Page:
April 3, 2008


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Run, Fat Boy, Run (PG-13)
Simon Pegg helms this slight but goofy-fun comedy about a guy trying to get his life together enough to win back the mother of his child in Run, Fat Boy, Run.

Actually, it’s Pegg leading the onscreen action while behind the scenes you have the surprisingly satisfactory combination of David Schwimmer in the director’s chair and Pegg and Michael Ian Black (the brain behind Stella, Viva Variety and The State) on script duty.

Dennis (Pegg) is a bit of a loser who nonetheless managed to win the heart of the beautiful and talented baker Libby (Thandie Newton). On what would have been their wedding day, however, Dennis freaked out — about the commitment of marriage maybe or the even bigger commitment of the child the very pregnant Libby was about to have or maybe about how Dennis didn’t feel man enough to meet the challenge of either of these things. So he ran, fast, leaving a crying Libby standing on the street in her wedding dress.

Some five years later, Dennis is what he calls a “nearly man,” working as a security guard at a woman’s dress store, living in a one-room basement apartment and seeing his son Jake (Matthew Fenton) only occasionally. The successful Libby has moved on with her life — posh home, crowded upscale bakery and even a new fellow. Whit (Hank Azaria) is everything Dennis is not — employed in the big-money career of hedge fund management, resident of an extremely high-end apartment, athletic and altruistic (or at least altruistic-appearing). To those last points, he plans to run in an upcoming marathon. Dennis, sensing that this might finally be the man to put a permanent end to his hopes of winning Libby back, decides that he too will run the marathon and prove that he isn’t just a perennial quitter. But as a guy with a prominent gut and a smoking habit that has left him easily winded, Dennis has a lot of serious training to do. Helping him in that category are his spatula-wielding landlord Mr. Ghoshdashtidar (Harish Patel) and his wastrel friend Gordon (Dylan Moran), who has a wager-induced interest in Dennis’ success.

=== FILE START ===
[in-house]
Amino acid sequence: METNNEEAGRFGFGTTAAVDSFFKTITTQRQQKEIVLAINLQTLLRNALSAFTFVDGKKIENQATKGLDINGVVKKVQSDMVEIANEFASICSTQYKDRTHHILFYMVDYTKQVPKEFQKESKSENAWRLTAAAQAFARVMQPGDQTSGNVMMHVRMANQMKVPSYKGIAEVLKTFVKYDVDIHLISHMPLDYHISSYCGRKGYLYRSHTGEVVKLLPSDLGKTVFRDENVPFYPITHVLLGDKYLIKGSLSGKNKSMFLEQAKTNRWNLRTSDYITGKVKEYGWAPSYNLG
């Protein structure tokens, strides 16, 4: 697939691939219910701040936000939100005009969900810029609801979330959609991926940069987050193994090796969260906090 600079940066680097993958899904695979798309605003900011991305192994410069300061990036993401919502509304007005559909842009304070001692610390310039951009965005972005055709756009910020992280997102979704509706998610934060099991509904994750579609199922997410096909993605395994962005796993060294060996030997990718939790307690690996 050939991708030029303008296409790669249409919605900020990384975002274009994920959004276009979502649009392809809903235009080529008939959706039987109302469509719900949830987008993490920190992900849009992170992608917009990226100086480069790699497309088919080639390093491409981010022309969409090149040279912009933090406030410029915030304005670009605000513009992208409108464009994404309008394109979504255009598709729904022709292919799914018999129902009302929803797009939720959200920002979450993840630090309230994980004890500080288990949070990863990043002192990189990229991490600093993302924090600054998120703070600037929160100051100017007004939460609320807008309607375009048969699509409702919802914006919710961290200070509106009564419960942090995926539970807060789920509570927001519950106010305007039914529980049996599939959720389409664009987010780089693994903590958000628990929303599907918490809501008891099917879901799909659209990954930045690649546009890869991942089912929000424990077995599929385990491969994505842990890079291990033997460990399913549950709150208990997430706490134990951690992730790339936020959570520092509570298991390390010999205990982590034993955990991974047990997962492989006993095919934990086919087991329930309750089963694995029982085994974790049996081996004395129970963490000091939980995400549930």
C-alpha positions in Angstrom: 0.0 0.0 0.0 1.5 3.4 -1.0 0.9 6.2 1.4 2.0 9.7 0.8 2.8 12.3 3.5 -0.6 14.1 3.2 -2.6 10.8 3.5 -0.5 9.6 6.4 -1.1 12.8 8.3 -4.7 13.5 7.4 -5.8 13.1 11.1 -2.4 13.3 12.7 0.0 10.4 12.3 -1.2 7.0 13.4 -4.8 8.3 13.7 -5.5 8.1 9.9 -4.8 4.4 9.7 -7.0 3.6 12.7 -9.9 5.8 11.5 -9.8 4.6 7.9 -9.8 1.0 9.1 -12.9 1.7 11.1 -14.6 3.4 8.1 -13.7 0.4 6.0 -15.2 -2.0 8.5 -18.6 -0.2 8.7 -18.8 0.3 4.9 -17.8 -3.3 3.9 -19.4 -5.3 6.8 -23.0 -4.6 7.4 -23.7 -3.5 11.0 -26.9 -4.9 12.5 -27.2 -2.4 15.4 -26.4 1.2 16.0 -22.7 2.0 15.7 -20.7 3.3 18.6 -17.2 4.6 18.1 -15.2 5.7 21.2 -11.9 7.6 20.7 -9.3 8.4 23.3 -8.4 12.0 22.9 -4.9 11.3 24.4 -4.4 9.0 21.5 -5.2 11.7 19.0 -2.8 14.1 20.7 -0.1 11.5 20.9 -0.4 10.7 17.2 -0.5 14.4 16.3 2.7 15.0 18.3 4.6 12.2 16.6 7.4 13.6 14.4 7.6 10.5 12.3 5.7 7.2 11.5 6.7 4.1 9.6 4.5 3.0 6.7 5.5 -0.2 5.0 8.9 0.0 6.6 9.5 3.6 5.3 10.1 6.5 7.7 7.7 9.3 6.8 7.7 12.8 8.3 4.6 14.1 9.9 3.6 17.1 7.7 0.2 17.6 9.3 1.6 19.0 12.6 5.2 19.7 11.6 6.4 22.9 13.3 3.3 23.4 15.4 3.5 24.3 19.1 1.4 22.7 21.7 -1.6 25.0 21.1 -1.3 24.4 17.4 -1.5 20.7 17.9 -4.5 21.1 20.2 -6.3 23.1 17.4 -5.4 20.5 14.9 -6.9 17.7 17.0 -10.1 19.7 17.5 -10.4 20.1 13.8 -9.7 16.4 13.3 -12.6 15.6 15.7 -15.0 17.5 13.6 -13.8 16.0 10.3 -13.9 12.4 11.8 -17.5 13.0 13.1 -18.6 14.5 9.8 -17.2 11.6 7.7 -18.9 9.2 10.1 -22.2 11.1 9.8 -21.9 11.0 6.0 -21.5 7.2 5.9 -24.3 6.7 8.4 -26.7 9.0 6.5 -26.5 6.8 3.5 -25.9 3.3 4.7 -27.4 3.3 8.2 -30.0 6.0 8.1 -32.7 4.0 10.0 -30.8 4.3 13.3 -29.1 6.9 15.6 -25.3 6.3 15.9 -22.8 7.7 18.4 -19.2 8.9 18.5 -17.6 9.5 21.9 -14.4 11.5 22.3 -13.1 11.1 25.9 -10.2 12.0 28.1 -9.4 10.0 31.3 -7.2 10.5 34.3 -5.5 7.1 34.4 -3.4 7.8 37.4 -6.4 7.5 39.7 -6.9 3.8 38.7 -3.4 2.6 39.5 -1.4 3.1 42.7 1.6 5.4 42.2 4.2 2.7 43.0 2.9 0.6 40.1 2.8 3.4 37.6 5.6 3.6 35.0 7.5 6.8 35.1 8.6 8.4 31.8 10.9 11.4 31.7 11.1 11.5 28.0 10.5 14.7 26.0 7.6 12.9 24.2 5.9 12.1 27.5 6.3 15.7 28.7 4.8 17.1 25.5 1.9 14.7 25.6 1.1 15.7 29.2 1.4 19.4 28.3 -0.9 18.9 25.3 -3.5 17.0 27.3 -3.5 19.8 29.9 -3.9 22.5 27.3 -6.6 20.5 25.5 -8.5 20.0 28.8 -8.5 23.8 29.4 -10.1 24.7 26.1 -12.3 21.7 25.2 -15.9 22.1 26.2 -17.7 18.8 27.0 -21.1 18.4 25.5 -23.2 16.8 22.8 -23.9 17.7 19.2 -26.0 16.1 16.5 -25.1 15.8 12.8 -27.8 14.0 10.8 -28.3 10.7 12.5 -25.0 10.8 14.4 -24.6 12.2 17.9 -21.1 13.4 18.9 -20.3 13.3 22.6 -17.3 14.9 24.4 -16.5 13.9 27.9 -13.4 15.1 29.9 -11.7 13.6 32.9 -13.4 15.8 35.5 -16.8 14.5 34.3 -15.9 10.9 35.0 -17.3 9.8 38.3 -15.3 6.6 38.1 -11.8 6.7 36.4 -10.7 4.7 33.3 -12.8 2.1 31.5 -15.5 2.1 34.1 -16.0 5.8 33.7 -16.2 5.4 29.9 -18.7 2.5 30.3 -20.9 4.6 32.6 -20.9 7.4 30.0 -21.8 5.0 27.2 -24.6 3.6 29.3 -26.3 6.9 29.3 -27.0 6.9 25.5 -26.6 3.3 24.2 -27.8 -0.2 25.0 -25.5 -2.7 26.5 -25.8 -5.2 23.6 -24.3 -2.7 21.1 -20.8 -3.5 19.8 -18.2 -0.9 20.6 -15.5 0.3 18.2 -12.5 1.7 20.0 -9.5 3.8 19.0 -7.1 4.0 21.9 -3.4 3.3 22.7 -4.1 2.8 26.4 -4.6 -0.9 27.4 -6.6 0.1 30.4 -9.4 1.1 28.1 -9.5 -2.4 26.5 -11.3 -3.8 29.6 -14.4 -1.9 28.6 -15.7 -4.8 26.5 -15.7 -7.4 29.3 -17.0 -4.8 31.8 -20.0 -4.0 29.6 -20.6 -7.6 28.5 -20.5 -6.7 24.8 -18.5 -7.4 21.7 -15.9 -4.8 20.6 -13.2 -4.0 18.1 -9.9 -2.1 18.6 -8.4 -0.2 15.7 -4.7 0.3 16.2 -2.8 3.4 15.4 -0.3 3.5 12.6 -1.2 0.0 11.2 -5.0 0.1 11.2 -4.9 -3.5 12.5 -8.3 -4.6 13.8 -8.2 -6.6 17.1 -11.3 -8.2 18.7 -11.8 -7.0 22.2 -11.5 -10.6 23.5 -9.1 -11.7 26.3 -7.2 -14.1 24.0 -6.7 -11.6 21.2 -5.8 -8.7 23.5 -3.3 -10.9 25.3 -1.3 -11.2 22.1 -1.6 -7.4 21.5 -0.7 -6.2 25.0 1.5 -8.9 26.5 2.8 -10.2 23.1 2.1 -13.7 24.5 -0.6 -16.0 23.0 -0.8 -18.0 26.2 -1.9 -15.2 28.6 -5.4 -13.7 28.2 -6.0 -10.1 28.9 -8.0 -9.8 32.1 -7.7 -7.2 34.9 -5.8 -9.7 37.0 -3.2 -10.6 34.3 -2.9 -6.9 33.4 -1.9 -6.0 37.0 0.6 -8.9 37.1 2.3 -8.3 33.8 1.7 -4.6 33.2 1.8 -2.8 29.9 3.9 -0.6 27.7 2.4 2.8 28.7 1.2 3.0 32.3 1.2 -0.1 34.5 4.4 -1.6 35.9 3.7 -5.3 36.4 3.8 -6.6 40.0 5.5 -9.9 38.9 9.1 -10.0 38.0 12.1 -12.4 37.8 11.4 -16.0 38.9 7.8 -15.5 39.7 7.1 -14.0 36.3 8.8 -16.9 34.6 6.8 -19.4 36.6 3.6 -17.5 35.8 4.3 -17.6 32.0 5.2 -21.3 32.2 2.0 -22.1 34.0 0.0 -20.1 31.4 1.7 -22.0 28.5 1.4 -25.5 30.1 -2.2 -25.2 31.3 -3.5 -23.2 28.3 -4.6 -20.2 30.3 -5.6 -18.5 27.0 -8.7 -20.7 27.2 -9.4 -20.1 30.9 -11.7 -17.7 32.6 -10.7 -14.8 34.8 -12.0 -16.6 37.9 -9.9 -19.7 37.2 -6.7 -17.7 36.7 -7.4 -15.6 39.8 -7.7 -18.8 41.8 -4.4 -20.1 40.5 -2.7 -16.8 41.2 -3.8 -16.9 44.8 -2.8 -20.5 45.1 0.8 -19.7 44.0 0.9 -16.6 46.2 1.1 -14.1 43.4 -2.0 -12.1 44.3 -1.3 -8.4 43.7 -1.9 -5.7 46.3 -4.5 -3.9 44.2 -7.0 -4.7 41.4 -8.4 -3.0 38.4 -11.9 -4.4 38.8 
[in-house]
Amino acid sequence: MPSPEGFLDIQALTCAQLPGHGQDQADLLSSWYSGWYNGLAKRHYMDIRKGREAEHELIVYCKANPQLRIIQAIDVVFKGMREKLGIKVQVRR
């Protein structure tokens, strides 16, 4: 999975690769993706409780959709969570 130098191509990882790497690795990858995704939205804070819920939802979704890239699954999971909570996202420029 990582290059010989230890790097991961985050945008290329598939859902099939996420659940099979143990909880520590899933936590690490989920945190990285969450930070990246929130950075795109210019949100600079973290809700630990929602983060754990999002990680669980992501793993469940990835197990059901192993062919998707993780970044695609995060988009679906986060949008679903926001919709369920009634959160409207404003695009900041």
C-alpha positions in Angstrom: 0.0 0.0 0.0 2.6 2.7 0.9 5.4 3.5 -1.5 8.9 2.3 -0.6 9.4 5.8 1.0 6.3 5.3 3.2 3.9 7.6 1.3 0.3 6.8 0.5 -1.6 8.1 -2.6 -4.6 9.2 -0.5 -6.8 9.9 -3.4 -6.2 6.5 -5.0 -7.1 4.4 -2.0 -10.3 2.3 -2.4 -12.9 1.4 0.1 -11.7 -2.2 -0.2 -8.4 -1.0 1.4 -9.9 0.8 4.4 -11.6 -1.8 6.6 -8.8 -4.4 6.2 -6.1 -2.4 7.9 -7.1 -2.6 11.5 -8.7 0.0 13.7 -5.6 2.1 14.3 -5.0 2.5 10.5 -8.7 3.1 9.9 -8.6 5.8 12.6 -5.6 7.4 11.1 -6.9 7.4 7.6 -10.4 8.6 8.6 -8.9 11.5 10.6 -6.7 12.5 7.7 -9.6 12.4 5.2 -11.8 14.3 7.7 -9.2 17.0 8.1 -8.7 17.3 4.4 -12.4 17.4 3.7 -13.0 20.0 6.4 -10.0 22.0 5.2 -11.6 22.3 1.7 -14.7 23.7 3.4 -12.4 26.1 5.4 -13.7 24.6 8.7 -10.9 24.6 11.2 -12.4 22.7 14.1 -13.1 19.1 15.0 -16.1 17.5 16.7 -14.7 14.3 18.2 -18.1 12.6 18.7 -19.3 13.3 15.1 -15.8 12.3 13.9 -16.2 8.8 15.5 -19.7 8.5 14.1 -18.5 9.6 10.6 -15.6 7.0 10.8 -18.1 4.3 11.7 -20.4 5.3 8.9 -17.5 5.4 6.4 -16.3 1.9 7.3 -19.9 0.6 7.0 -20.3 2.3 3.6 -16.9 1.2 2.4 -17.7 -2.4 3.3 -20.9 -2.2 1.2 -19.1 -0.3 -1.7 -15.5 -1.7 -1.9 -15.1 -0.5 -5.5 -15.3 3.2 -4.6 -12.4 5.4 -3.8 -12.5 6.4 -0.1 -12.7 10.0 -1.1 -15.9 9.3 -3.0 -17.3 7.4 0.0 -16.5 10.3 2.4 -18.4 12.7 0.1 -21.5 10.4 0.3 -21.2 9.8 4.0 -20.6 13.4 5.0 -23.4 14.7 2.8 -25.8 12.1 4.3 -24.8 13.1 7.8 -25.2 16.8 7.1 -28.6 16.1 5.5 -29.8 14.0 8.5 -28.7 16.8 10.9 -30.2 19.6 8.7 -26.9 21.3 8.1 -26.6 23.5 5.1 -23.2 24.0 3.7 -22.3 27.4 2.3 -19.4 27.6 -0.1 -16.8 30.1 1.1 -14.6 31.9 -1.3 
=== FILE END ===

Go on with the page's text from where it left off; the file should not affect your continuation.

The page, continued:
Comic training scenes are followed by emotional crisis which lead to giving up which tumble into I-don’t-want-to-let-everybody-down resolve — Run, Fat Boy, Run jogs along at a moderate place, taking exactly the path you expect. I won’t give away the final act but I bet you could guess it with at least 70 percent accuracy. This isn’t Pegg’s Shaun of the Dead or Hot Fuzz — you will neither collapse with laughter nor snarf soda in surprise.

But, hey, they can’t all be zombie parodies. Run, Fat Boy, Run fills space on the same comic shelf as a particularly good episode of Two and a Half Men or a weaker episode of The New Adventures of Old Christine. This isn’t new comedy territory but the movie does cover familiar ground well enough. Pegg’s delivery (all rubbery faces and quirky line reading) brightens every scene. And Hank Azaria is good at making his character just enough of a jerk but not so much that he’s a mustache-twirling villain — he’s basically just that guy who takes the company softball game way too seriously, and slowly that particular brand of useless ambition bleeds into other areas of his life. He is Dennis’ opposite — a guy who tries too hard at everything, even the insignificant stuff, where Dennis doesn’t try at anything, even the important stuff.

Until he does. And, like I said, you could probably predict exactly how and when he does start to care, but the Run, Fat Boy, Run generally keeps you entertained enough to prevent your mind from picking at those worn story threads. B-

Rated PG-13 for some rude and sexual behavior, nudity, language and smoking. Directed by David Schwimmer and written by Simon Pegg and Michael Ian Black, Run, Fat Boy, Run is an hour and 37 minutes long and is distributed in wide release by Picturehouse.